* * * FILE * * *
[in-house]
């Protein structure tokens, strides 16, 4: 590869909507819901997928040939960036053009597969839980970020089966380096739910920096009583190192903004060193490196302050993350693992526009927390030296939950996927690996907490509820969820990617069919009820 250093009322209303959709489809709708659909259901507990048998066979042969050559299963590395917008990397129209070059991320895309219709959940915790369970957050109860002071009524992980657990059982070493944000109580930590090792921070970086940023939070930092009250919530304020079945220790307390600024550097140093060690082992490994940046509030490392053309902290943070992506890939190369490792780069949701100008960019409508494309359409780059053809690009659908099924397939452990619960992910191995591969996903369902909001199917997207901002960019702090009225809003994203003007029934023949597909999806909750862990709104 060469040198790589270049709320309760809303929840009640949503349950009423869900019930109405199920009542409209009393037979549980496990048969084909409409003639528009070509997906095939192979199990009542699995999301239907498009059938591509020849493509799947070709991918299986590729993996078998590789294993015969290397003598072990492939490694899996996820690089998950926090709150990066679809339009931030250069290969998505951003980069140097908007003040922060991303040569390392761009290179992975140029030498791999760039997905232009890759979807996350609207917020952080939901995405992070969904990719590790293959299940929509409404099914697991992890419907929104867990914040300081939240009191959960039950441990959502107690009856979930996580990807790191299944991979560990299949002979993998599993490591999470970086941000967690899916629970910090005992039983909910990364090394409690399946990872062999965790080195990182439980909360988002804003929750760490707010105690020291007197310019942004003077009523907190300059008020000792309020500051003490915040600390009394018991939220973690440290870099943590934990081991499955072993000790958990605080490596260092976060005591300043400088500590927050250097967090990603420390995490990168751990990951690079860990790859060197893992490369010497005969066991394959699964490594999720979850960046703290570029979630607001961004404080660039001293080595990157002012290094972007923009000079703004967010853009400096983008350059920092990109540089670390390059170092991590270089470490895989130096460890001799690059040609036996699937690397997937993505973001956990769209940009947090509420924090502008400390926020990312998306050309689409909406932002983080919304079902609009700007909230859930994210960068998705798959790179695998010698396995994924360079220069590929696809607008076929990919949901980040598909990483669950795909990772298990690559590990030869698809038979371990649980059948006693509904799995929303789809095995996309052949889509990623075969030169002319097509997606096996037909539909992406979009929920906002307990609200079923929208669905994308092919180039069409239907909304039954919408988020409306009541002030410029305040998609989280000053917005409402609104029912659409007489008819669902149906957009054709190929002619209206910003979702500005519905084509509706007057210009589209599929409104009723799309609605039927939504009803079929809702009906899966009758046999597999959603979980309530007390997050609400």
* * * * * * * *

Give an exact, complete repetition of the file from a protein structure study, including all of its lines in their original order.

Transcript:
[in-house]
């Protein structure tokens, strides 16, 4: 590869909507819901997928040939960036053009597969839980970020089966380096739910920096009583190192903004060193490196302050993350693992526009927390030296939950996927690996907490509820969820990617069919009820 250093009322209303959709489809709708659909259901507990048998066979042969050559299963590395917008990397129209070059991320895309219709959940915790369970957050109860002071009524992980657990059982070493944000109580930590090792921070970086940023939070930092009250919530304020079945220790307390600024550097140093060690082992490994940046509030490392053309902290943070992506890939190369490792780069949701100008960019409508494309359409780059053809690009659908099924397939452990619960992910191995591969996903369902909001199917997207901002960019702090009225809003994203003007029934023949597909999806909750862990709104 060469040198790589270049709320309760809303929840009640949503349950009423869900019930109405199920009542409209009393037979549980496990048969084909409409003639528009070509997906095939192979199990009542699995999301239907498009059938591509020849493509799947070709991918299986590729993996078998590789294993015969290397003598072990492939490694899996996820690089998950926090709150990066679809339009931030250069290969998505951003980069140097908007003040922060991303040569390392761009290179992975140029030498791999760039997905232009890759979807996350609207917020952080939901995405992070969904990719590790293959299940929509409404099914697991992890419907929104867990914040300081939240009191959960039950441990959502107690009856979930996580990807790191299944991979560990299949002979993998599993490591999470970086941000967690899916629970910090005992039983909910990364090394409690399946990872062999965790080195990182439980909360988002804003929750760490707010105690020291007197310019942004003077009523907190300059008020000792309020500051003490915040600390009394018991939220973690440290870099943590934990081991499955072993000790958990605080490596260092976060005591300043400088500590927050250097967090990603420390995490990168751990990951690079860990790859060197893992490369010497005969066991394959699964490594999720979850960046703290570029979630607001961004404080660039001293080595990157002012290094972007923009000079703004967010853009400096983008350059920092990109540089670390390059170092991590270089470490895989130096460890001799690059040609036996699937690397997937993505973001956990769209940009947090509420924090502008400390926020990312998306050309689409909406932002983080919304079902609009700007909230859930994210960068998705798959790179695998010698396995994924360079220069590929696809607008076929990919949901980040598909990483669950795909990772298990690559590990030869698809038979371990649980059948006693509904799995929303789809095995996309052949889509990623075969030169002319097509997606096996037909539909992406979009929920906002307990609200079923929208669905994308092919180039069409239907909304039954919408988020409306009541002030410029305040998609989280000053917005409402609104029912659409007489008819669902149906957009054709190929002619209206910003979702500005519905084509509706007057210009589209599929409104009723799309609605039927939504009803079929809702009906899966009758046999597999959603979980309530007390997050609400």